“I dream that one day we will live in a world where mental illness such as depression and anxiety will no longer be taboo.”
‘A period of adolescence’ is what my psychologist told me, but I knew it was more than that. I was only in 9th grade when I felt a strange void in my heart.
On the outside, peers saw me as a positive and outgoing individual who did it all. I did well academically, played varsity football, ran varsity track, danced, played instruments and sang in vocal ensembles.
I had many friends, near and distant, loving family members as well as supportive mentors. Life seemed beautiful outwardly, but internally I was ceasing to exist in my own happiness.
How could I have fallen so deep into this abyss that was seemingly never-ending? From days to weeks to months of crying, apathetically lying in bed, barcoding my wrists, I couldn’t deal with it anymore. ‘Dear mom, dad and brother: I’m done.’
Everyone told me I’d get better. Everyone told me this was normal to go through. It’s been 6 months and I’m still feeling like I don’t belong in this world…” Maybe it was best for me to not write a goodbye letter.
I can’t imagine how my family would have felt if they were to have found the letter before I came back from my attempt at jumping off the bridge.
Suicidal ideations were raging through my head. I thought the world wouldn’t care if I were to end my life. This would have been the quickest way to end my misery.
Ten years later to this day, I’m still alive and I could not be any more grateful. That daunting day, something in my heart and mind clicked for me to convince myself to live on.
Was it my faith in Christianity? Was it my sudden burst of forced optimism? Was it because my competitive prideful nature told me not to lose this game against my mental illness?
To this day, I still don’t know what turned me around, but whatever it was, I could not be happier to be alive. If there was one thing I succeeded in doing, however, was reaching out to friends and family for comfort and help.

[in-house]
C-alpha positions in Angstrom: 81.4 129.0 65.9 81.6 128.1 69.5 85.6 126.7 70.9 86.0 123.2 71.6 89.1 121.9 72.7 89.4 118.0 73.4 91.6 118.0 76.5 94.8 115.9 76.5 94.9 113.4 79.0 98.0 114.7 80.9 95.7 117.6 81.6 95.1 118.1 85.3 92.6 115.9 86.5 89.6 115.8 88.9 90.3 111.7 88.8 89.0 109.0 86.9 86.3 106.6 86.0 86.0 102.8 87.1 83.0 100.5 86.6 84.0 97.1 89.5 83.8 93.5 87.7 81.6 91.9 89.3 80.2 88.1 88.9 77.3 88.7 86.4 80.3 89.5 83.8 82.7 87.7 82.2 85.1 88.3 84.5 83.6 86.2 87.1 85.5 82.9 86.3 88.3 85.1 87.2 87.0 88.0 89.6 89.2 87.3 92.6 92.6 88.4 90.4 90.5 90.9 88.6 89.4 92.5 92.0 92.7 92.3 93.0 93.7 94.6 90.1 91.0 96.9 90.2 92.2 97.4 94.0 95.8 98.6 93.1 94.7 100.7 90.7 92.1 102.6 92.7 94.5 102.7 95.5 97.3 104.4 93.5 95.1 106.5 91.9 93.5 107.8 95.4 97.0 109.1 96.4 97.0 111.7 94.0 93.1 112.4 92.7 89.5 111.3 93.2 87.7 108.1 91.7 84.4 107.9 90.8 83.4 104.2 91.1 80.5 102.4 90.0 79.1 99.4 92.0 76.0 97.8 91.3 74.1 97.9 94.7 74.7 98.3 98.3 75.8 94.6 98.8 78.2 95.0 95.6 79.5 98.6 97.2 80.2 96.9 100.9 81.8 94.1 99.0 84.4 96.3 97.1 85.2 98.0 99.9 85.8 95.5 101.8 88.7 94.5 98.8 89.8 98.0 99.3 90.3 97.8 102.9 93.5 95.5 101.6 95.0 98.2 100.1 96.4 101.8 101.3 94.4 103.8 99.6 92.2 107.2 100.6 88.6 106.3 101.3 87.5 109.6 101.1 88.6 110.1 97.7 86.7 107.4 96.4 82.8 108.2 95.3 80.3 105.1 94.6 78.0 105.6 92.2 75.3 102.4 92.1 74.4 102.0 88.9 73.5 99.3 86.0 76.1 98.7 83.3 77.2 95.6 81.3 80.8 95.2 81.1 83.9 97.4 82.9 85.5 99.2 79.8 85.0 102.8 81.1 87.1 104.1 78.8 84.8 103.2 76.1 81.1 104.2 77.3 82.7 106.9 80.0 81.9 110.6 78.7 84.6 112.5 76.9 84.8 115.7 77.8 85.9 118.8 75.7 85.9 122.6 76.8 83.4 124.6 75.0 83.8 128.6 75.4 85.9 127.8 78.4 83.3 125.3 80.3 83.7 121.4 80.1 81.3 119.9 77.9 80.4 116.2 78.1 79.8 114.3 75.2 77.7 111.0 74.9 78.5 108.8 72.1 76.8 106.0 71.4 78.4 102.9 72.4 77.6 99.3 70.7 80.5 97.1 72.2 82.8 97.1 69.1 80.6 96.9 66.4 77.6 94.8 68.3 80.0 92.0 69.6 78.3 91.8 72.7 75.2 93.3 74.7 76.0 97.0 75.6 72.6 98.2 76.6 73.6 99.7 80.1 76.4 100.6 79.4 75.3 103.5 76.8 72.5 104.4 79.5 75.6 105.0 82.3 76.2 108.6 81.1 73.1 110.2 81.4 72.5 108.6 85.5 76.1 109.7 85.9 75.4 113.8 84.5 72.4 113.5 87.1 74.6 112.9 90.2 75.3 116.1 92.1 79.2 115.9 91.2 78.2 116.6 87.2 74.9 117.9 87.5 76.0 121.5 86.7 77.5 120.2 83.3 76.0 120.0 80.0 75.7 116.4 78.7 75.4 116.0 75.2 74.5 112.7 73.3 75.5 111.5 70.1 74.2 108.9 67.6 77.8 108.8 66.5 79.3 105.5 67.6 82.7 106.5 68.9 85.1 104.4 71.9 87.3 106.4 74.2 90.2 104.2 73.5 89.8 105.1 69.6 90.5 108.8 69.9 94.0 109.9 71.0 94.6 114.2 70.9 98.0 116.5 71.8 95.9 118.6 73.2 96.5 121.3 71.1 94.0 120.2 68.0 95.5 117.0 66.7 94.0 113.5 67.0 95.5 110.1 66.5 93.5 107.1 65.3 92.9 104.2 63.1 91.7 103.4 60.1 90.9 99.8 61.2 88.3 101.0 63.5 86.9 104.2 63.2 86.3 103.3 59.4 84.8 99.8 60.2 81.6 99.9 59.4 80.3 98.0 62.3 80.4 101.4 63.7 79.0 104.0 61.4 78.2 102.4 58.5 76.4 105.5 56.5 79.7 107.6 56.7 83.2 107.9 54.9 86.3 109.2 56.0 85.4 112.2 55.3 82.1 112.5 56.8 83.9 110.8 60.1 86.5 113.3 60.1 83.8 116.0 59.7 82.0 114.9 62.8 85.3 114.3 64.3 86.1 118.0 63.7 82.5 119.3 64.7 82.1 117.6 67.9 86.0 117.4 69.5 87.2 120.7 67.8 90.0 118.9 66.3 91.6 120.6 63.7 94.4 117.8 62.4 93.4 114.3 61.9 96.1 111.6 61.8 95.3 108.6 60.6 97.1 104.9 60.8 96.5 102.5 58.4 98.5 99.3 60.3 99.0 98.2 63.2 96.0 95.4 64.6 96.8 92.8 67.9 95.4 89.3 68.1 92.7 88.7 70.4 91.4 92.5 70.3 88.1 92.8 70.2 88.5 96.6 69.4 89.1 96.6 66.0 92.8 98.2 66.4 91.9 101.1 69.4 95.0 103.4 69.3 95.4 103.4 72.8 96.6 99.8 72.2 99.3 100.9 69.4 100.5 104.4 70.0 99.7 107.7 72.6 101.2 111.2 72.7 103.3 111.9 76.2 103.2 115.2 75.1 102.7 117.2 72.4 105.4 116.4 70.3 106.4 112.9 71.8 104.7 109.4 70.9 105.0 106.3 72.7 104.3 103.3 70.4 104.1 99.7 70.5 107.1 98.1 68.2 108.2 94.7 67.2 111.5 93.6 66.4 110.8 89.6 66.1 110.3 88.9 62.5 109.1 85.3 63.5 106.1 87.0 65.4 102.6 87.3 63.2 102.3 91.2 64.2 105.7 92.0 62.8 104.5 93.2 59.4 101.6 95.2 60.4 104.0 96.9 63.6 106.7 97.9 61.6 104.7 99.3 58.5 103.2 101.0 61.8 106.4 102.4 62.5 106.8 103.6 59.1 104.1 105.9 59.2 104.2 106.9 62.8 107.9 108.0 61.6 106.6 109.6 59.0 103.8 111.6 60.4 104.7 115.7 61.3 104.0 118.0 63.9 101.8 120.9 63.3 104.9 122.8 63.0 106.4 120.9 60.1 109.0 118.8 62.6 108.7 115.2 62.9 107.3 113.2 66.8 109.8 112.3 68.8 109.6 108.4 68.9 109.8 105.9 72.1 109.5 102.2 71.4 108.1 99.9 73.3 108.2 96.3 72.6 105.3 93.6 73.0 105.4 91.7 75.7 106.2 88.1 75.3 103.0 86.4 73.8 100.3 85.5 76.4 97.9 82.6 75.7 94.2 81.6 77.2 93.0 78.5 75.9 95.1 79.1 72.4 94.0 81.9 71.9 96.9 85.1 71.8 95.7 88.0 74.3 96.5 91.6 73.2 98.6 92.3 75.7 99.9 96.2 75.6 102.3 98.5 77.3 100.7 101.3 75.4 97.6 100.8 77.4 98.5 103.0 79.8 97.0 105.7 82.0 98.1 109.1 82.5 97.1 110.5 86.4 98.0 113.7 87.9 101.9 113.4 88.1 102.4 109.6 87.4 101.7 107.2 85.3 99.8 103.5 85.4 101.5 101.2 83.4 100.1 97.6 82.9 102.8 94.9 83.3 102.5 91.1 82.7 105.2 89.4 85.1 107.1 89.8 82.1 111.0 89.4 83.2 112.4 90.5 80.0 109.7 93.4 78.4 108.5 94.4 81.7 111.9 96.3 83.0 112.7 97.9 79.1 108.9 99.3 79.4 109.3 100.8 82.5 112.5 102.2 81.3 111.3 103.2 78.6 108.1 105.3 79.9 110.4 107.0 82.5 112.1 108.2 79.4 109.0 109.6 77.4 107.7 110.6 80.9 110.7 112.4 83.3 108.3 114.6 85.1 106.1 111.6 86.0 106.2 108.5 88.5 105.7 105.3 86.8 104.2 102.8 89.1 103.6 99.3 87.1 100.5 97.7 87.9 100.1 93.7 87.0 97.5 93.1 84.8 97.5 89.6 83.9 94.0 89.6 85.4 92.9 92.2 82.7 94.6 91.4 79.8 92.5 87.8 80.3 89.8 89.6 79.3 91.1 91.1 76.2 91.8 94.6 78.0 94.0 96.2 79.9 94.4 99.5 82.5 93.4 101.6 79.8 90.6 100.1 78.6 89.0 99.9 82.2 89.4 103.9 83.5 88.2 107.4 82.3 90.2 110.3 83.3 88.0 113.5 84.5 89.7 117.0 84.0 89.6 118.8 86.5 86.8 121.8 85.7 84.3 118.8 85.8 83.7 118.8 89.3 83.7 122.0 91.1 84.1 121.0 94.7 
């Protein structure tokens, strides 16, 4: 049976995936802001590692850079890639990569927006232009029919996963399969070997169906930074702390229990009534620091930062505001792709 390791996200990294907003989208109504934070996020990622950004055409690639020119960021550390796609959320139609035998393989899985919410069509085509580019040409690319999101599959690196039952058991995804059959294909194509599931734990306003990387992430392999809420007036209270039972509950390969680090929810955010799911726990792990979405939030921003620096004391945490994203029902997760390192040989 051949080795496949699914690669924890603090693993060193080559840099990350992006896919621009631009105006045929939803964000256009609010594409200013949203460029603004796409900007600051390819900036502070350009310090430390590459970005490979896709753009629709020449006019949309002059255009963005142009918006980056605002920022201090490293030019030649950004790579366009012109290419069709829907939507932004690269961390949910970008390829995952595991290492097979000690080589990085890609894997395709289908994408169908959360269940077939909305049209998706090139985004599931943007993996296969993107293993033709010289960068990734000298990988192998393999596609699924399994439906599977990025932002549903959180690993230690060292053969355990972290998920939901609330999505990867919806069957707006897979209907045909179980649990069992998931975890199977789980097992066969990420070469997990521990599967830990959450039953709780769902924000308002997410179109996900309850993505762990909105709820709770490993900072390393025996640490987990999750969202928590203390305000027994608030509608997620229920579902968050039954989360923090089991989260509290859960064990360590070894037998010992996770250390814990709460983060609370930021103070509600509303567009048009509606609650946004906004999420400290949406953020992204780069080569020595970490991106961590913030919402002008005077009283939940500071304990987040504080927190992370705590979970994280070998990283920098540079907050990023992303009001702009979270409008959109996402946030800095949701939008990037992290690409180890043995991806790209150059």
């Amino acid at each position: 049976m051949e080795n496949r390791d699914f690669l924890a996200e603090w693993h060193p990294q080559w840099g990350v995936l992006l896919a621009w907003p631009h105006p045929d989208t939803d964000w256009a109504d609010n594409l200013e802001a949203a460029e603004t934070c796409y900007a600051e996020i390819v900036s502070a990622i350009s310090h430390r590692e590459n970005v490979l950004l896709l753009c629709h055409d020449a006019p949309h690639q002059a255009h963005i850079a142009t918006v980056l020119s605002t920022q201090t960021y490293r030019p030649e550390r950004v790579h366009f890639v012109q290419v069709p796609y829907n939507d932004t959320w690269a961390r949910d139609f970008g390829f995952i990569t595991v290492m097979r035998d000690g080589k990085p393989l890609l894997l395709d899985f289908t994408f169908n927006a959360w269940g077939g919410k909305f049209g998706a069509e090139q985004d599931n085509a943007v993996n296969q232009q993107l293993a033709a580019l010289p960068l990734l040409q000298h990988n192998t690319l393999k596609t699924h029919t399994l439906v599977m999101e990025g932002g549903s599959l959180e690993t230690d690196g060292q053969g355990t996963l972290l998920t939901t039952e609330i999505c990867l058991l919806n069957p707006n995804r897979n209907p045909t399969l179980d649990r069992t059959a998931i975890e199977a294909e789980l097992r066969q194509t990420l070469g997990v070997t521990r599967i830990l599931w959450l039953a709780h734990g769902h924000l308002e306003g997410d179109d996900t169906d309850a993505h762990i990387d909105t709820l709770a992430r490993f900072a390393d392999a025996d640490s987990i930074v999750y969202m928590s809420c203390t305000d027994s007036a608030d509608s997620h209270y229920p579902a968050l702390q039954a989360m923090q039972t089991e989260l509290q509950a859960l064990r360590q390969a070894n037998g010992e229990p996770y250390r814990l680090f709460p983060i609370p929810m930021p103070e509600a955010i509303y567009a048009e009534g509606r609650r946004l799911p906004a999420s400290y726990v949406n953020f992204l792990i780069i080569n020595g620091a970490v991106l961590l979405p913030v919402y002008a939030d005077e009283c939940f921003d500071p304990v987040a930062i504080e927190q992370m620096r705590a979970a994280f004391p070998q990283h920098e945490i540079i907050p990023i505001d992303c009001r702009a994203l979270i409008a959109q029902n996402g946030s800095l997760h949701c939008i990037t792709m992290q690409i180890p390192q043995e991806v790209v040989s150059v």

At the age of 14, I had no idea that this feeling of perpetual melancholy was depression. Yet, I seeked help even when I didn’t know for what and even when I didn’t want to. This ultimately helped me in the long run as I still battle with depression and anxiety today.
My depression comes sporadically, but when it does come I tell myself that I don’t identify myself as a depressed human being. I realized that during depression, many people including myself desire happiness, but we also subconsciously enjoy the self-pity and attention from others.
Rather than sinking deeper into our state of self-pity, let’s force ourselves to be optimistic. During my times of anxiety, I will sit on my bed with my legs crossed and meditate in silence for 5-10 minutes focusing on nothing, but my own breathing.
I constantly remind myself that I have much more to live for and that no matter how tough the situation gets, it will always get better as long as I am being active in trying to better myself.
Self-sufficiency in moderation is good for you, but do remember that there is nothing wrong with seeking out help from friends, family and even strangers.
You are loved and you matter in this world. Don’t let depression define who you are as a person. Don’t let depression beat you. You are more than capable of beating it.
When you beat it once, you’ll come to realize how much easier it becomes in beating it again. I dream that one day we will live in a world where mental illness such as depression and anxiety will no longer be taboo.
One day, we will all live to support each other in times of difficulty and adversity. Let’s live life beautifully with a grateful heart and mind.